Breathing new life, new energy into Capitol Mall

Sacramento’s “hole in the ground” could be replaced with a 30-story tower. It would have a landscaped terrace that would be accessible by pedestrians from Capitol Mall.
Sacramento’s “hole in the ground” could be replaced with a 30-story tower. It would have a landscaped terrace that would be accessible by pedestrians from Capitol Mall. CIM Group

After almost a decade of looking at a cordoned-off city block pocked with concrete pilings, Sacramentans might be tempted to think anything would be better than the infamous “hole in the ground” at Third and Capitol.

But Sacramento deserves more than just “anything.” The capital city deserves a building that’s an architectural draw, one that will raise eyebrows and stand in contrast to the glut of bland, boxy and, frankly, ugly government buildings that currently dot the downtown landscape.

Sacramento also deserves a downtown that’s teeming with people long after 5 p.m.

That’s why we were pleased to see the renderings for a proposed 30-story tower that, if all goes as planned, could begin rising from the site within two years.

Sleek and inspiring, the tower would include apartments, offices and first-floor retail space. The design incorporates an atrium and multiple grassy terraces, one of which would be open to the public and overlook the Sacramento River. There also will be plenty of parking, some of which could be used for Sacramento Kings games.

The developer, Los Angeles-based CIM Group, calls it a “very preliminary vision,” one that could shrink or grow depending on the interest from tenants. In L.A., the developer is known for revitalization projects such as the Hollywood & Highland Center near the Walk of Fame, which it spiffed up, and around Santa Monica’s Third Street Promenade.

But whatever ends up rising from the hole in the ground, Avi Shemesh, CIM’s co-founder and principal, promises it will be iconic. It will be a building that Sacramento will be known for.

“We want this to be where you’re walking down the street, you’ll see a reason to go there,” Shemesh told The Bee’s Dale Kasler and an editorial board member.

That’s good. If Golden 1 Center represents the start of a new era of bolder, fresher development in the central city – one more example of where Sacramento wants to go, as opposed to where it has been – then the flagship site of Third and Capitol is a good place to build on the trend.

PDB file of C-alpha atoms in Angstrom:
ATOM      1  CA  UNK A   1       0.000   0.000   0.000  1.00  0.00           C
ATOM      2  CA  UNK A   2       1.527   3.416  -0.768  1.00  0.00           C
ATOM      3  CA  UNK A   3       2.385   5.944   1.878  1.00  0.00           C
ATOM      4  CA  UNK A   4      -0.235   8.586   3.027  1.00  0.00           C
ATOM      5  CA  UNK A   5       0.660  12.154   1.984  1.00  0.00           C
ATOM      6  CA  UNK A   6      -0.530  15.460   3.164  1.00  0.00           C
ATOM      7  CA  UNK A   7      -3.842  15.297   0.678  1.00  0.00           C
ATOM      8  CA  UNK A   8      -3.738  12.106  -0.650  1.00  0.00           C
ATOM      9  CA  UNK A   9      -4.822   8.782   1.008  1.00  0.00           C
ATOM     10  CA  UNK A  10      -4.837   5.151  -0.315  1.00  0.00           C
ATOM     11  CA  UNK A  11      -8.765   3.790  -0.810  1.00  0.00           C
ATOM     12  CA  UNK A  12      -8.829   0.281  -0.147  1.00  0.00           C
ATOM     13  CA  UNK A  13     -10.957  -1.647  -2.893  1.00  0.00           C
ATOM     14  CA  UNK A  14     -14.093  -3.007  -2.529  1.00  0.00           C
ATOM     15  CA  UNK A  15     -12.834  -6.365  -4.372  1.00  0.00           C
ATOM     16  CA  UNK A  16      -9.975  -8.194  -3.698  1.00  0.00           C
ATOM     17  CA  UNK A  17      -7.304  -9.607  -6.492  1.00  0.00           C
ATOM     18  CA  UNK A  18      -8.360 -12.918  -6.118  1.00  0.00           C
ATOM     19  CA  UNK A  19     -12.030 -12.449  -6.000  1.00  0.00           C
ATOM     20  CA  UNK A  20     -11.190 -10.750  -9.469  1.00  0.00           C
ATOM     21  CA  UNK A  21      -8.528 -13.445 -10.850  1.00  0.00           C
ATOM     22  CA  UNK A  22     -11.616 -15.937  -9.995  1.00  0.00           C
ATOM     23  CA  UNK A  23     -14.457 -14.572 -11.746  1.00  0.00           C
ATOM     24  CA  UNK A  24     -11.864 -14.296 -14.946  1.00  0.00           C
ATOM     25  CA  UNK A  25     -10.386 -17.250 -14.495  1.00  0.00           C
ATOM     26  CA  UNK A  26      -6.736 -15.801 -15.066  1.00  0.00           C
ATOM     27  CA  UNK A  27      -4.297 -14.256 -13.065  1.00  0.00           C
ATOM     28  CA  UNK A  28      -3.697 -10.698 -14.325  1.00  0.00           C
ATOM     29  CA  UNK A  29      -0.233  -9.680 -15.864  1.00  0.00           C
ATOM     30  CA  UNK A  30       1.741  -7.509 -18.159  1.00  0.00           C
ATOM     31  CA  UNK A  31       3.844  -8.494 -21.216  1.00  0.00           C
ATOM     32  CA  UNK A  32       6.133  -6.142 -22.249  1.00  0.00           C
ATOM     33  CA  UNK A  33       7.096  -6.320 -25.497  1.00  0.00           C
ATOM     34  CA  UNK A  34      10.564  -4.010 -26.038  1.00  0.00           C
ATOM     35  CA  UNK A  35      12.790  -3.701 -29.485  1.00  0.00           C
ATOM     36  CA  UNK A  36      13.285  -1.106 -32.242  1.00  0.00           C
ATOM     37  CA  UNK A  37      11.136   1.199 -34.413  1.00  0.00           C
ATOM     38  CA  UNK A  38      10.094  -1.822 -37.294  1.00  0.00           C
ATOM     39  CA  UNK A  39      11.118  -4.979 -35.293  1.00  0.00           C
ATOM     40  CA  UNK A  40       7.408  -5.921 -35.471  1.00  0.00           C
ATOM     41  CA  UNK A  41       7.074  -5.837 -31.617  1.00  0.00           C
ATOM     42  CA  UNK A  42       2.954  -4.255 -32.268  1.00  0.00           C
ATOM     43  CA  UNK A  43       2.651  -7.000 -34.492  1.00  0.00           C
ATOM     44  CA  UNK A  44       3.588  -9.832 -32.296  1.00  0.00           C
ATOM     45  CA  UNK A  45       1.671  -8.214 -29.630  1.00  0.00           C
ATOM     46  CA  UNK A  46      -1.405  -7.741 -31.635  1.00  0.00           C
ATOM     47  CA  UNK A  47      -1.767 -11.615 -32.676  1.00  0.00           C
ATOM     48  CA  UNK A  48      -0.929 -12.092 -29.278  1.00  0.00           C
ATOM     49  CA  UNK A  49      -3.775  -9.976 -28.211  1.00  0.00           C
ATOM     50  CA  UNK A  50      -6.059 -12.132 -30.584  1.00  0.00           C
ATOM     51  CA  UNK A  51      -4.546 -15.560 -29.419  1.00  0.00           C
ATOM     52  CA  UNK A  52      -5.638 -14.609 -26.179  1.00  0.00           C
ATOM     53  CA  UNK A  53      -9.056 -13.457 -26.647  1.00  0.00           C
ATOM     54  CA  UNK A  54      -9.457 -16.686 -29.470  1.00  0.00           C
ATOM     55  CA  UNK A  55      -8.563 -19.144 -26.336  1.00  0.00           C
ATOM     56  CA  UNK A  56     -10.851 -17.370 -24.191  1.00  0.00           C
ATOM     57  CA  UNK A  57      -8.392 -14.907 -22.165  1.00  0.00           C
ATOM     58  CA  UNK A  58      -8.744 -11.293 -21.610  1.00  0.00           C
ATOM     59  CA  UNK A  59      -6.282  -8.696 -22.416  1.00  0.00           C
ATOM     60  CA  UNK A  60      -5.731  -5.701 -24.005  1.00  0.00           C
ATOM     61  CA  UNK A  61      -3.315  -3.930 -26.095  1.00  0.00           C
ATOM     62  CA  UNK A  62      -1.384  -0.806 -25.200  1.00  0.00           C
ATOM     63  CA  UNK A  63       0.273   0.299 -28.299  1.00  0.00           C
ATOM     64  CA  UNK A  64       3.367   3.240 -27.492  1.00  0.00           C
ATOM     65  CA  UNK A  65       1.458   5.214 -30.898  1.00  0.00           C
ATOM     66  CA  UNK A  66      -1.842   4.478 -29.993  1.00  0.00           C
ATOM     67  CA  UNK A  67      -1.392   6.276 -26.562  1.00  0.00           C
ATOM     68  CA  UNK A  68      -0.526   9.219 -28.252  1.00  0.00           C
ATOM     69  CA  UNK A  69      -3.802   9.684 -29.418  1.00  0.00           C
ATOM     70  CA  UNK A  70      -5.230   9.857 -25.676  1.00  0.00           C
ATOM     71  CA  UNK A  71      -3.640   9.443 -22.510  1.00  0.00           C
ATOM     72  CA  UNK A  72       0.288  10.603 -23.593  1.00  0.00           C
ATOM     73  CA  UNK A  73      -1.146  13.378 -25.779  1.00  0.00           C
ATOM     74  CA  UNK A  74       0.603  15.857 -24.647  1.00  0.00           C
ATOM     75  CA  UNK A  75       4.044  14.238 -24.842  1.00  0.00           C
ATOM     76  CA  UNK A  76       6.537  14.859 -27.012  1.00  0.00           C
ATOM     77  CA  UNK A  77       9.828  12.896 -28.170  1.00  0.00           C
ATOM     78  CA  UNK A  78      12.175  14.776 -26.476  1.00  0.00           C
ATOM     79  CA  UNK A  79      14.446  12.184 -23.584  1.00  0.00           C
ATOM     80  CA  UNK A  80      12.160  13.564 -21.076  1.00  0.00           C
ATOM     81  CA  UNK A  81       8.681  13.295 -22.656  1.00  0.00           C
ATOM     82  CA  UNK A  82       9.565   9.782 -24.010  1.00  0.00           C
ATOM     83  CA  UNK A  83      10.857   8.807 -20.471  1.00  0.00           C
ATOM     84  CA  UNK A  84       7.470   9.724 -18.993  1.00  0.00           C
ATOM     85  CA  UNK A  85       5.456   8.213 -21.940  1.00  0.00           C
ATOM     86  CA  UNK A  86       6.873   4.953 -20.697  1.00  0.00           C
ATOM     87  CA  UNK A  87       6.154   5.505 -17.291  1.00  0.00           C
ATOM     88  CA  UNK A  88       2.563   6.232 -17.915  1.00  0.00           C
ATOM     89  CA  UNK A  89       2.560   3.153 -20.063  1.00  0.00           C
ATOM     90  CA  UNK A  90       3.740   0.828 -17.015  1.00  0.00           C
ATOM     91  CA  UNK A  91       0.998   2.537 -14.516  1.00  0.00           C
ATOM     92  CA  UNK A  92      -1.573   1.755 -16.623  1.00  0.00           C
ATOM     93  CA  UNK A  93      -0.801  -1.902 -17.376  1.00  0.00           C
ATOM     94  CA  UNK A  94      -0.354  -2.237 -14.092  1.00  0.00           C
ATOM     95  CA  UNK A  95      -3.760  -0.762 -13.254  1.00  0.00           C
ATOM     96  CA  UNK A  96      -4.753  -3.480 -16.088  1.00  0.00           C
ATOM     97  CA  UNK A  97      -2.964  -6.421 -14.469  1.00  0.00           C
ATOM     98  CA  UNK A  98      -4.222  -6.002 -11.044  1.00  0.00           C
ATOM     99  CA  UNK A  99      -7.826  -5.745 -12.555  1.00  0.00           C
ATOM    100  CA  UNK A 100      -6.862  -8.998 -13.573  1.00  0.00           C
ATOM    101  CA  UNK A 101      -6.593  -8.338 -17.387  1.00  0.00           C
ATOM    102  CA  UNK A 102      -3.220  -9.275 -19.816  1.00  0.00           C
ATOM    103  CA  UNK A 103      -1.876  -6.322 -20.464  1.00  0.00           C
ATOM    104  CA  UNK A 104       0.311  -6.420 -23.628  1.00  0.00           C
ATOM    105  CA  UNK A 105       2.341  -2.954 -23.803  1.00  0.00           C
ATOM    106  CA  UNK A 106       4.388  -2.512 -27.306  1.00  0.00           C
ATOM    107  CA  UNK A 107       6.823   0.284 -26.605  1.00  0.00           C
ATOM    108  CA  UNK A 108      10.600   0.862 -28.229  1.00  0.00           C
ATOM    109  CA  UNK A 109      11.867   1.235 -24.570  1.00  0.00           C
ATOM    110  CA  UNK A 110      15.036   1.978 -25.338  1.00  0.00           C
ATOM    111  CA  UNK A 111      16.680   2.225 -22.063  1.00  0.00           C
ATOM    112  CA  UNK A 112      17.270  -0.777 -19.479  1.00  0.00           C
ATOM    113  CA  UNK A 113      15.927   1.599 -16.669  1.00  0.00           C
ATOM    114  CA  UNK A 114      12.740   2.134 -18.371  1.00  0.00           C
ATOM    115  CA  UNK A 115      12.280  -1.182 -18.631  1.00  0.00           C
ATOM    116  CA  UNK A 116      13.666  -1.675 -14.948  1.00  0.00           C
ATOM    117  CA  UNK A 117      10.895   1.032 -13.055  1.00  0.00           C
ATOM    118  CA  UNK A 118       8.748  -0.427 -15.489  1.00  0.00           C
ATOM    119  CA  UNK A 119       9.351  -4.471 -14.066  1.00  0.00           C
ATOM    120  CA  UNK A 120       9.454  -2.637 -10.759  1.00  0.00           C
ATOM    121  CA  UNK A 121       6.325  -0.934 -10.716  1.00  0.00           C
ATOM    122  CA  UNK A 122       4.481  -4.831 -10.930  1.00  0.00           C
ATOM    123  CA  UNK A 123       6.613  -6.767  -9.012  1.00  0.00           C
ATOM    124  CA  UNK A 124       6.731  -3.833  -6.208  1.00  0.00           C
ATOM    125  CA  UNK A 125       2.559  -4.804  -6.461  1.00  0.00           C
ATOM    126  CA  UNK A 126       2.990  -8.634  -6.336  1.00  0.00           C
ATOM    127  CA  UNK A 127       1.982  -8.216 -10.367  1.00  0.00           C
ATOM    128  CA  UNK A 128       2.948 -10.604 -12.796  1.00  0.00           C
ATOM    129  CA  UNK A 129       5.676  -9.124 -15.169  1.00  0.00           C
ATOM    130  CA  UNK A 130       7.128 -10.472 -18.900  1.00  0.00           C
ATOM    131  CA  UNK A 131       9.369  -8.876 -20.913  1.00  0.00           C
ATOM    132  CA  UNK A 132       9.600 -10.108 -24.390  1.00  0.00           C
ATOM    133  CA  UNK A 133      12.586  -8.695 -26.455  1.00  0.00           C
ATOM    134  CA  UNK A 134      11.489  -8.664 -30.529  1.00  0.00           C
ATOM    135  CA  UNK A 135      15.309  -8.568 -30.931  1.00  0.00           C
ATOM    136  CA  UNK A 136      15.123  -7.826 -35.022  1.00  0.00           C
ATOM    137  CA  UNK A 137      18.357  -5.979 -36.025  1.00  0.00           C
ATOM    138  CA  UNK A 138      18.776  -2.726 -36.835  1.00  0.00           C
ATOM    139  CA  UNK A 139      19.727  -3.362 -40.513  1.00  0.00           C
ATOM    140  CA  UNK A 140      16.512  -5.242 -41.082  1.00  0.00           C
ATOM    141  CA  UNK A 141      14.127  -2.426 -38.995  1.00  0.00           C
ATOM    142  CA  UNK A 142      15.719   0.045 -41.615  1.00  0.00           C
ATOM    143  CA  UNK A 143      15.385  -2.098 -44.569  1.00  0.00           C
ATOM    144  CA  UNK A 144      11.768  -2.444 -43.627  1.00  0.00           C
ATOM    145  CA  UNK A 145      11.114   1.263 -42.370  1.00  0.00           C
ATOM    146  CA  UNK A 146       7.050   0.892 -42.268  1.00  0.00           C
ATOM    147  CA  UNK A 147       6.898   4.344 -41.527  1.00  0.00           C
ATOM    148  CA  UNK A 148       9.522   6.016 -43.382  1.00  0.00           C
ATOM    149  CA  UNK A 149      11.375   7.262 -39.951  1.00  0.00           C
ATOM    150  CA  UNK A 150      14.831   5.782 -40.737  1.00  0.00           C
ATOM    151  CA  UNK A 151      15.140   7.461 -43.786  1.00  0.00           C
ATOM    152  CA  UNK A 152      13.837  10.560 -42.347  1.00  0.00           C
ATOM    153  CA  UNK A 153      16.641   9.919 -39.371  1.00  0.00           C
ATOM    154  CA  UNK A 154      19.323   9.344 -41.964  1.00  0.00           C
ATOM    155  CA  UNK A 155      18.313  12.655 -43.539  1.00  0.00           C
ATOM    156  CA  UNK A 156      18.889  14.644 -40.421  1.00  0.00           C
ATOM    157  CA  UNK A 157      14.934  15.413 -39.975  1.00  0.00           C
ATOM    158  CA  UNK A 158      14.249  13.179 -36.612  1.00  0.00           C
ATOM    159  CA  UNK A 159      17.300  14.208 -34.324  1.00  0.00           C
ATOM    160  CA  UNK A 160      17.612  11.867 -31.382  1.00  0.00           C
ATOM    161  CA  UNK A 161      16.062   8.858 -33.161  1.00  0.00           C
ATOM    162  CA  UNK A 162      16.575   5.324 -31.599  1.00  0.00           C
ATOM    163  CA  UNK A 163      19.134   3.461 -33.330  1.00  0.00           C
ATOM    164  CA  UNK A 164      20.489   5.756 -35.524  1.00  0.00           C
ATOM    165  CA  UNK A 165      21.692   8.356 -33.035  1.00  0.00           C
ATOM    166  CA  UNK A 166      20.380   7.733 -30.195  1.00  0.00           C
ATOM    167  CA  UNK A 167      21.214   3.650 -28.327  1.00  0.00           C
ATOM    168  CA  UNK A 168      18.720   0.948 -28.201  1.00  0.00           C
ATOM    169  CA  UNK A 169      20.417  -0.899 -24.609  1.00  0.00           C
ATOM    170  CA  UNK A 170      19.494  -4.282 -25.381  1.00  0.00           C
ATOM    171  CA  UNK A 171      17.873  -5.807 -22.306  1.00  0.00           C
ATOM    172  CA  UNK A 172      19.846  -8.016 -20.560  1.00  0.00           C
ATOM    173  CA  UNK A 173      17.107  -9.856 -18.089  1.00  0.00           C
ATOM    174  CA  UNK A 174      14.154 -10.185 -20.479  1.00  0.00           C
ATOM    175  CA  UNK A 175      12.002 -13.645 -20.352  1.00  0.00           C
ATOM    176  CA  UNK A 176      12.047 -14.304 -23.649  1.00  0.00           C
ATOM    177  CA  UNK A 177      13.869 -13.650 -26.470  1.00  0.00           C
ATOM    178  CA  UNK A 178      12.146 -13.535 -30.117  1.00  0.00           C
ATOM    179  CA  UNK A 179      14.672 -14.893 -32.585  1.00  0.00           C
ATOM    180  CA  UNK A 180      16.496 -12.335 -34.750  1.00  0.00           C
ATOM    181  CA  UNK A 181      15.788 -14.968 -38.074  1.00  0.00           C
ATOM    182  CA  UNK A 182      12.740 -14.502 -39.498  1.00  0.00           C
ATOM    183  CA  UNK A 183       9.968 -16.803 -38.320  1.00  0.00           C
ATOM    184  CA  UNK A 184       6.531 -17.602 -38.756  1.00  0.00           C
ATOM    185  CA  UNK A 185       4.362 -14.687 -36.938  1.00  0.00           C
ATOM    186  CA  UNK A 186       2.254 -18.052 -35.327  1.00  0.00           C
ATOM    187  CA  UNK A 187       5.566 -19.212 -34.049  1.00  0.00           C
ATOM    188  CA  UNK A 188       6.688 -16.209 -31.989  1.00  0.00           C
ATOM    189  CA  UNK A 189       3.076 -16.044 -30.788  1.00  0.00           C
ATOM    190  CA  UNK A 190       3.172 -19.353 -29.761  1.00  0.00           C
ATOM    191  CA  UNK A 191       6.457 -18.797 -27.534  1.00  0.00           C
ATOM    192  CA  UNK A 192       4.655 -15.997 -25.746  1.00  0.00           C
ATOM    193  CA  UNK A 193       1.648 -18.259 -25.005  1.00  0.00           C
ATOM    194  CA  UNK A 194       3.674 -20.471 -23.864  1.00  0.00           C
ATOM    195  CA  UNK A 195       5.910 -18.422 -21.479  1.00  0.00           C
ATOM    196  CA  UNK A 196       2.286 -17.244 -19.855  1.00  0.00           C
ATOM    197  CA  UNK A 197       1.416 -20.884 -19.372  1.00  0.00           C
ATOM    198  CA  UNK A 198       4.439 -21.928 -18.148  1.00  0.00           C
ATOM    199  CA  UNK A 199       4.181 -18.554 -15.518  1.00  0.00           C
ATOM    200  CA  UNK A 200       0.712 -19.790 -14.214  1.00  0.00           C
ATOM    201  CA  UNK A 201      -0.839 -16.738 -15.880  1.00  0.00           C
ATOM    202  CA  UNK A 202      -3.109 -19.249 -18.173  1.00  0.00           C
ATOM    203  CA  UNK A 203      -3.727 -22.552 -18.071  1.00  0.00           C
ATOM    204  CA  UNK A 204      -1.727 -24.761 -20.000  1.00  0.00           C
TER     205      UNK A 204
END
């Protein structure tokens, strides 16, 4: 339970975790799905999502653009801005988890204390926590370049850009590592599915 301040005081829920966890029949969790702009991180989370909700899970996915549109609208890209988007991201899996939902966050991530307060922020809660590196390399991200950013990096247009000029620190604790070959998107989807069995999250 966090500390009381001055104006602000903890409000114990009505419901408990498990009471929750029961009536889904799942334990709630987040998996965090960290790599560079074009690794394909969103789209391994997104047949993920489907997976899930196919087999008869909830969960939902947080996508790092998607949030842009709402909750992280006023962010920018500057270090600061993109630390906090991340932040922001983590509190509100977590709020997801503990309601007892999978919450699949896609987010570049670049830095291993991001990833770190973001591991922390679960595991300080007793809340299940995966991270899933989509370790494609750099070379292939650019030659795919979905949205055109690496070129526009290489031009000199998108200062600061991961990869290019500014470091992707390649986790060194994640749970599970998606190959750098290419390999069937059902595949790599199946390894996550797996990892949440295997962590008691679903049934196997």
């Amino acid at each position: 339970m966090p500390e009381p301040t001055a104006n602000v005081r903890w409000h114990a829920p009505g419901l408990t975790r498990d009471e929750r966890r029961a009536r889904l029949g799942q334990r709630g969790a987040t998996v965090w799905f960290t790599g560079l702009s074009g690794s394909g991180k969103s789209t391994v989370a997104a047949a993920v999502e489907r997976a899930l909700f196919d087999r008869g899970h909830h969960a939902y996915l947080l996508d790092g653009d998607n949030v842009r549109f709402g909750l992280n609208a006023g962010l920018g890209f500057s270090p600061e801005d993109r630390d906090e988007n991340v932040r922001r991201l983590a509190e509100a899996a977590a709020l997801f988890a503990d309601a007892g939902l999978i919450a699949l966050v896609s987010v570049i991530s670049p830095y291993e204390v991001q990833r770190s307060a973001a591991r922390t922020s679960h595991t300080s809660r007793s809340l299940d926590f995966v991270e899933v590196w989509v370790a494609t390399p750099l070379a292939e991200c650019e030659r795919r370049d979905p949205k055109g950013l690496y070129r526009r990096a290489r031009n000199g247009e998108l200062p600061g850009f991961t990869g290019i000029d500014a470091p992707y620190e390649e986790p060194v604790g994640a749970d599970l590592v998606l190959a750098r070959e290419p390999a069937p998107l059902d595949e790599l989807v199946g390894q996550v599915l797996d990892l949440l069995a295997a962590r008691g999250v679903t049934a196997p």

The block has been an eyesore since 2007, when investor CalPERS halted construction on a pair of condominium and hotel towers after the project ran into cost overruns.

Since then, Capitol Mall has continued to languish. The stretch of public green space between Tower Bridge and the Capitol should be a treasure. Instead it is underused and under-appreciated.

Pedestrians have little reason to go there, particularly on weekends or on weekday evenings when government offices are closed. The two lanes that line Capitol Mall are barely even used by cars.

A tower at Third and Capitol that houses residents, even if only in 100 small apartments, will help change that. As will the new arena, with its after-business-hours events, and the thousands of new housing units that Mayor Kevin Johnson has vowed will be built in the central city within 10 years.

Given this activity, we have high hopes that plans to redo Capitol Mall, turning it into a legitimate space for festivals and other major events, will actually happen this time.

Councilman Steve Hansen is working with a professor from UC Davis on design changes that call for a performance stage and for narrowing Capitol Avenue from two lanes to one lane in each direction between Third and Ninth streets.

Not far away, Crocker Museum is getting ready to launch its own redesign plan, which could include a new sculpture garden, an art-oriented children’s playground and a performance venue that would link the area to the riverfront and Capitol Mall. West Sacramento also has built several new housing projects near Raley Field, all within walking and cycling distance of Capitol Mall.

Real change is all about timing, and with projects like these approaching a critical mass, downtown Sacramento’s timing could finally be right.